The European Commission is laying the groundwork to file antitrust charges against Google, according to a report from The Wall Street Journal.
Citing unnamed sources, the report indicates that the European Commission is just weeks away from filing charges against the tech giant. From The Wall Street Journal:
The European Commission, the European Union's top antitrust authority, has been asking companies that filed complaints against Google for permission to publish some information they previously submitted confidentially, according to several people familiar with the requests. Shopping, local and travel companies are among those that have been contacted, one of those people said.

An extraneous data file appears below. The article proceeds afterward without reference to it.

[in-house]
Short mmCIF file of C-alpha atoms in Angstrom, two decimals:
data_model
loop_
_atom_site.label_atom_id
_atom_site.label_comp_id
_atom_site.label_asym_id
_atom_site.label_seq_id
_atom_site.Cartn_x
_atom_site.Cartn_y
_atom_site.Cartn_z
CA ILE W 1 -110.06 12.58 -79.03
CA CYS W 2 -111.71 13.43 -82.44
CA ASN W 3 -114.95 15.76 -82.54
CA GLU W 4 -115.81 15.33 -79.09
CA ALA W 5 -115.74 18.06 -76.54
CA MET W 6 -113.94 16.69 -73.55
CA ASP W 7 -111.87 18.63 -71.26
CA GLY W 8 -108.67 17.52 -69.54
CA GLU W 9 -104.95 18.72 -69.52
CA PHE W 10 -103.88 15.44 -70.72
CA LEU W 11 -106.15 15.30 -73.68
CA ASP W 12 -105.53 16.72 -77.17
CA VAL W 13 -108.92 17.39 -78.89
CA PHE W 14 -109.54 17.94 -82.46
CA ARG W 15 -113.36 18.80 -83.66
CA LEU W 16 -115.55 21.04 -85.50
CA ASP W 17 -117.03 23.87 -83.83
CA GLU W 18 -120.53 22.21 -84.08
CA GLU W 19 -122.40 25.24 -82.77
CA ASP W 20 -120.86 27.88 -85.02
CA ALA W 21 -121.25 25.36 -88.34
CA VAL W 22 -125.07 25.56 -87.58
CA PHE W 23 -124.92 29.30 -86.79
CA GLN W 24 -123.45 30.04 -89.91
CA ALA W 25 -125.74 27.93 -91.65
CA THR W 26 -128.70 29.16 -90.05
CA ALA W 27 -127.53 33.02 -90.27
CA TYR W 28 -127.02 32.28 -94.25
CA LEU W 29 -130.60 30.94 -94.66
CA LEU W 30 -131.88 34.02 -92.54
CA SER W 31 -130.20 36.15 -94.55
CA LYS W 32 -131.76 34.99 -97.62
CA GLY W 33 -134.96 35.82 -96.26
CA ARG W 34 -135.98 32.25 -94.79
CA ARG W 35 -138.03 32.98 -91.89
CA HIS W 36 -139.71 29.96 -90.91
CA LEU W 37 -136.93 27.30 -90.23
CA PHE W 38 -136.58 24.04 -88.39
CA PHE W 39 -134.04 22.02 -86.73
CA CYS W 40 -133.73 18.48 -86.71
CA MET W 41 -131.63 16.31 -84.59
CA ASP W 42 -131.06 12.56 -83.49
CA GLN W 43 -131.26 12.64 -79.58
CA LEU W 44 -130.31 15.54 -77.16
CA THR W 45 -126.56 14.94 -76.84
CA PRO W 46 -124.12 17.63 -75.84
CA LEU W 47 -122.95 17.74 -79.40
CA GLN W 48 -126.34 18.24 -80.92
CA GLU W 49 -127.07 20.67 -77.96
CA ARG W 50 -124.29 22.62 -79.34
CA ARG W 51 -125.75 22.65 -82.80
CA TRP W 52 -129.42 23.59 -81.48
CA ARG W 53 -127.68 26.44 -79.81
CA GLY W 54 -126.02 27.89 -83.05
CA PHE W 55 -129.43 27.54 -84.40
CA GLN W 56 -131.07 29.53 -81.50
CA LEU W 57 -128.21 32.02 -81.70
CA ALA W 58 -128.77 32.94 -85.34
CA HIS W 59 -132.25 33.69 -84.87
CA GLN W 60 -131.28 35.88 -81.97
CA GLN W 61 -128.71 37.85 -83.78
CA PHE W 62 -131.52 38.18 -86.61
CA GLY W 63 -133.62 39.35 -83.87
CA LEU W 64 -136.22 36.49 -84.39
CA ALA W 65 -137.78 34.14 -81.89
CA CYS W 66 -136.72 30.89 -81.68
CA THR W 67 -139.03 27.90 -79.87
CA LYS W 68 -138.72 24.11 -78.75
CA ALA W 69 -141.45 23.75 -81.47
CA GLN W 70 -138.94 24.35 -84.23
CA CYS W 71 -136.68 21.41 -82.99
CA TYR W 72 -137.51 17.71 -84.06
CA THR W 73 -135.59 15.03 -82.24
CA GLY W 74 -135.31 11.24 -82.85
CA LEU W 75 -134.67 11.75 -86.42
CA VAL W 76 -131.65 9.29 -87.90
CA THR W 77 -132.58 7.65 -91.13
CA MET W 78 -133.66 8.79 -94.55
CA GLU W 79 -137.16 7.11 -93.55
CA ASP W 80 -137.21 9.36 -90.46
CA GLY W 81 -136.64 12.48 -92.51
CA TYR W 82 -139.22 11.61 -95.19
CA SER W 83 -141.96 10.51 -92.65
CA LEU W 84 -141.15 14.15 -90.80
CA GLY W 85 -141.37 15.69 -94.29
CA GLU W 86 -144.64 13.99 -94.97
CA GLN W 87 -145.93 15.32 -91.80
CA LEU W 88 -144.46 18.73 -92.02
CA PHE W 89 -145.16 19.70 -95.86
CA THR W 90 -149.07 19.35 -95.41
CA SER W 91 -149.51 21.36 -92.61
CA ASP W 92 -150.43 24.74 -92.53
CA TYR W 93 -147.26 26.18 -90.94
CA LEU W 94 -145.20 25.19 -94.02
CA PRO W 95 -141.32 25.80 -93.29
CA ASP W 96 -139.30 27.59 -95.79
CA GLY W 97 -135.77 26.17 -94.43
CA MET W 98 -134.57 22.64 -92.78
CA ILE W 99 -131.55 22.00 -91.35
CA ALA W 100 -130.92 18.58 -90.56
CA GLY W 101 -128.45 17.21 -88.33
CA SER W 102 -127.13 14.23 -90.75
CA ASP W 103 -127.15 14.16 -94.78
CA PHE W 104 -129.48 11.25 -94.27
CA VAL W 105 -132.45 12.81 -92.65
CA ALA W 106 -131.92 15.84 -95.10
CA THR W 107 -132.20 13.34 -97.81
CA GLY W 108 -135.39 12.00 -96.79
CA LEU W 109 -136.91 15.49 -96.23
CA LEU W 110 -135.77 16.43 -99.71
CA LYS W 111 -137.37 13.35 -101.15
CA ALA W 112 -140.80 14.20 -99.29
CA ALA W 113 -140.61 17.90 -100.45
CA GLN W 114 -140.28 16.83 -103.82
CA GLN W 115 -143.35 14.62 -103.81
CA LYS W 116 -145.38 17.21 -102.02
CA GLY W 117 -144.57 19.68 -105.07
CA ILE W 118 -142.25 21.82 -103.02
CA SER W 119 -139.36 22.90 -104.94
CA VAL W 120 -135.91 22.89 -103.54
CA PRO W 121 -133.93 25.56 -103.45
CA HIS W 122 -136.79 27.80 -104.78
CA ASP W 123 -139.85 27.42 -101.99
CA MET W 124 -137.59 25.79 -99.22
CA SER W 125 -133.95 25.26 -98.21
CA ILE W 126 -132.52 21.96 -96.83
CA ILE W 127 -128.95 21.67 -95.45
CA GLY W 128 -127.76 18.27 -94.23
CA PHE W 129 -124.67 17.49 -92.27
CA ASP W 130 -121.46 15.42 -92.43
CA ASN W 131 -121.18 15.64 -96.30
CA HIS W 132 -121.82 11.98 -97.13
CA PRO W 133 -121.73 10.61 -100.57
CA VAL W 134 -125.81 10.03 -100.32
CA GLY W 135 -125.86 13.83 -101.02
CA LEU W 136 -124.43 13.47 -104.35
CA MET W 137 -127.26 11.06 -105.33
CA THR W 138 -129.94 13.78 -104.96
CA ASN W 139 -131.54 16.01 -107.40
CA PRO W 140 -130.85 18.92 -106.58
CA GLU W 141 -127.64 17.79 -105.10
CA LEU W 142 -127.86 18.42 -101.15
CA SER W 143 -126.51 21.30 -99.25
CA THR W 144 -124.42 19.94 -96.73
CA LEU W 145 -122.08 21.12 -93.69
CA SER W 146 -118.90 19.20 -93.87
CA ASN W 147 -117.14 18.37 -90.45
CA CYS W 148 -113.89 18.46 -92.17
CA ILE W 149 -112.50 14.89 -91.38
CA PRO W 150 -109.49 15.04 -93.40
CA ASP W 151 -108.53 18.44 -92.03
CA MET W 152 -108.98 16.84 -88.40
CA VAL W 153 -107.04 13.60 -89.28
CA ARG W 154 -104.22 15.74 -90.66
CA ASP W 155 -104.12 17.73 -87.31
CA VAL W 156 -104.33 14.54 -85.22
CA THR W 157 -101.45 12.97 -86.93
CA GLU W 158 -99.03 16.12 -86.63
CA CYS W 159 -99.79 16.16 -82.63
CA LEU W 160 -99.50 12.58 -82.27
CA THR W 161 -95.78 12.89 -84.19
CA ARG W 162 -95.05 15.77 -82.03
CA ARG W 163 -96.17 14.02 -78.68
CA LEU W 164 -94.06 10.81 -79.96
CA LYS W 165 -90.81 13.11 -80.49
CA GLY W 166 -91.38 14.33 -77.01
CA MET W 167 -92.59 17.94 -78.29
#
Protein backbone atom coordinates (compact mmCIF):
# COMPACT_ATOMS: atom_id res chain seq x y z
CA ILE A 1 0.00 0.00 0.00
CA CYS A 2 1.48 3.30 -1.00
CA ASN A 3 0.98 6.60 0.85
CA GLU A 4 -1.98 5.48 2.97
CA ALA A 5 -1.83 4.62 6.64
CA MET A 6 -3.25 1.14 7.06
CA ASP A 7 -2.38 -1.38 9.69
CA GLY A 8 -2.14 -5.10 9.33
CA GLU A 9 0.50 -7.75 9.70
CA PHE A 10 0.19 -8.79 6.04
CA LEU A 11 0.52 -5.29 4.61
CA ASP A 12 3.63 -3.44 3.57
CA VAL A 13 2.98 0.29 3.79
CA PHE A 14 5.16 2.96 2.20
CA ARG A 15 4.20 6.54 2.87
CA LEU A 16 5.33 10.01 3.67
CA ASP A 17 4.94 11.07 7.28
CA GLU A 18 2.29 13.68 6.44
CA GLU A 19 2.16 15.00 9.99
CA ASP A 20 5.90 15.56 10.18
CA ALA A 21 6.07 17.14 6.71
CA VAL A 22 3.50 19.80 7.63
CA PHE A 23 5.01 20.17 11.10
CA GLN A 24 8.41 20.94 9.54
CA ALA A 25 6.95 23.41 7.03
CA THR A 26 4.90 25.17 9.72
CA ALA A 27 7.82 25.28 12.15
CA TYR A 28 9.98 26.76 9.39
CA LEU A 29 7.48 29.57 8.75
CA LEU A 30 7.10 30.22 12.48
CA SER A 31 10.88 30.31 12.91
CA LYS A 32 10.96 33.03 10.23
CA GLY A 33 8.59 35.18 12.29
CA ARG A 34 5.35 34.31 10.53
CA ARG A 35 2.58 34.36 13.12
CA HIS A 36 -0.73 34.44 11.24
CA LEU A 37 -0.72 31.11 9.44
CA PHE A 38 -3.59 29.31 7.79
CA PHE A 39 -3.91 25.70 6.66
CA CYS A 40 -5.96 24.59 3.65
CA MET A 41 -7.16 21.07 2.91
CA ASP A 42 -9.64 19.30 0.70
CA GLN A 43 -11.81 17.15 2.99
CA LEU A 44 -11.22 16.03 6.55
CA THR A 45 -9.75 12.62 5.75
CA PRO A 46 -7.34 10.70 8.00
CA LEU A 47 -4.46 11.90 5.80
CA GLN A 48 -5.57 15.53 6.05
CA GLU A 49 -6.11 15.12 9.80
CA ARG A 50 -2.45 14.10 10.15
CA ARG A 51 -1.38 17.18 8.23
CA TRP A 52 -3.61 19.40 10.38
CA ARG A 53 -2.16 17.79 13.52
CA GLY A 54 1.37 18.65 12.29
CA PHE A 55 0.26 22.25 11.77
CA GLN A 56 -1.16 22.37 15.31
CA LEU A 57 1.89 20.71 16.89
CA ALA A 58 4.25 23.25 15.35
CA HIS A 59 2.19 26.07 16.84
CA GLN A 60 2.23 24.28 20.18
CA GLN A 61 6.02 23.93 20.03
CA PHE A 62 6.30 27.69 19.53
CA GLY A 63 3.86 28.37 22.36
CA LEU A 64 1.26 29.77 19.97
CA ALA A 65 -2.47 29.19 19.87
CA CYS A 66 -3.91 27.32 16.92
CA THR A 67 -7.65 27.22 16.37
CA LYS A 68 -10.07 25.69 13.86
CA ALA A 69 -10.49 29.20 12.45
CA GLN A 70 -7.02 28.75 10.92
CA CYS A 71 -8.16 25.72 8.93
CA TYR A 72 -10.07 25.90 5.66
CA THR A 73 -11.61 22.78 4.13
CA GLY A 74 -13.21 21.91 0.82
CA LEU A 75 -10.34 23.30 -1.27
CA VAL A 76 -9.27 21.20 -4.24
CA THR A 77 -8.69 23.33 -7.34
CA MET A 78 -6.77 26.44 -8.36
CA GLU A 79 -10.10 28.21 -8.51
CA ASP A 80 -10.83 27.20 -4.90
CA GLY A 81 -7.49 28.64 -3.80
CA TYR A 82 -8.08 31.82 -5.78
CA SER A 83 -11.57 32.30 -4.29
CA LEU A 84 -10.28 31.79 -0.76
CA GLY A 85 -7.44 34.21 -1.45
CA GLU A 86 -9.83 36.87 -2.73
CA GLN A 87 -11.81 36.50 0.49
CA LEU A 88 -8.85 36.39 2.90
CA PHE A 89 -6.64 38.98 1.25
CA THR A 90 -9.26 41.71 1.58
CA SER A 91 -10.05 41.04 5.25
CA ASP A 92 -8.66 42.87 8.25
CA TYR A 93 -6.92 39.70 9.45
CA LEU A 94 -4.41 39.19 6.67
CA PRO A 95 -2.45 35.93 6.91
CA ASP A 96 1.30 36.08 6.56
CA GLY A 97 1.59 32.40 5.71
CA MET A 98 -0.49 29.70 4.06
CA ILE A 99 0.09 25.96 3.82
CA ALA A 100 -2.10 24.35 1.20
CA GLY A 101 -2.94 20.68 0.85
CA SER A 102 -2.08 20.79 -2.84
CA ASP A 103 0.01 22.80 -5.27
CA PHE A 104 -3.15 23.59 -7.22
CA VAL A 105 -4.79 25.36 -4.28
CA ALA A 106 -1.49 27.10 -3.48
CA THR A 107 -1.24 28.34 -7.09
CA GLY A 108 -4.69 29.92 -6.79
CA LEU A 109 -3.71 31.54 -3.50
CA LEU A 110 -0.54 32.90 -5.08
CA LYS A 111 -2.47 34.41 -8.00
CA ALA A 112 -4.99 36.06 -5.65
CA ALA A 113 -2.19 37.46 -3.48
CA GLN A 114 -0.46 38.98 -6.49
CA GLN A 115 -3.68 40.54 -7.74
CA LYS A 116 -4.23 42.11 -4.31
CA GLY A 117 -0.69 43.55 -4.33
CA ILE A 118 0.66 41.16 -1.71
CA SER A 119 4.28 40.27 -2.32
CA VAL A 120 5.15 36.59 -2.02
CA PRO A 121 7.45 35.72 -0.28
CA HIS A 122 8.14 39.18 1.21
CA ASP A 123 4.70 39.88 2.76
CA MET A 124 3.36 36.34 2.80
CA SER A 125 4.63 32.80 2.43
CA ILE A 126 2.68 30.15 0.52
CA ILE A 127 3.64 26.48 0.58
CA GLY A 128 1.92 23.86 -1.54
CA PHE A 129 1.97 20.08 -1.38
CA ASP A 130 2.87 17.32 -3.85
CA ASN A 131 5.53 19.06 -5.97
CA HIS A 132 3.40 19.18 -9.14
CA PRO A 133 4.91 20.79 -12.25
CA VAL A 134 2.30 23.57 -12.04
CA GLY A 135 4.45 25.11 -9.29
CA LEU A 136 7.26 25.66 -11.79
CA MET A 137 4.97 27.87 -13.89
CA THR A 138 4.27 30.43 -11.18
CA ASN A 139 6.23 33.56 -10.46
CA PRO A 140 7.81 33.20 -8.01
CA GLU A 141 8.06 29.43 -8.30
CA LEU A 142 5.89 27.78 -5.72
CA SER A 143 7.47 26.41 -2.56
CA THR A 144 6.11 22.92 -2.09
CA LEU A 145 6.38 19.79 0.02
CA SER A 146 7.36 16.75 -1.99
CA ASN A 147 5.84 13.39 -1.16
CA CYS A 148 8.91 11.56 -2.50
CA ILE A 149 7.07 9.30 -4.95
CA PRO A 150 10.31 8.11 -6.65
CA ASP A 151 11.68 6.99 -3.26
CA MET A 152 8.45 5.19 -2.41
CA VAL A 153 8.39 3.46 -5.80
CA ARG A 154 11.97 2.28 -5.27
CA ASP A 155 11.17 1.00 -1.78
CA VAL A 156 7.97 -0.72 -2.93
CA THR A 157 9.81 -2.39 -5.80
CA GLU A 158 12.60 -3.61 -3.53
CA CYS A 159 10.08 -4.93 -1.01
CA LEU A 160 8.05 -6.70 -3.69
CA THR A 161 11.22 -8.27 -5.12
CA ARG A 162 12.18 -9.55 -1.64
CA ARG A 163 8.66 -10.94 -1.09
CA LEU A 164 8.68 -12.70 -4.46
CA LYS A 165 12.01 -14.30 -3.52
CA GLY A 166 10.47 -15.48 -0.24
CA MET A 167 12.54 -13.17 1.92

As noted in the report, the European Commission's request to publish confidential complaints from other companies could indicate that the EU is ready to move forward in an investigation that has been going on for years.
Such complaints recently came to light in a leaked FTC document from a U.S. antitrust investigation that concluded in 2012. While the FTC never filed formal charges against Google, the leaked documents showed that the commission was divided despite the conclusion that the company had taken steps to favor its own services over rivals' in search results. If the EU comes to a similar conclusion and rules against Google in its antitrust probe, the search giant could face a fine upwards of $6 billion.
In any event, we'll have much more in the way of specifics if the European Commission decides to move forward with charges in the coming weeks.
Source: The Wall Street Journal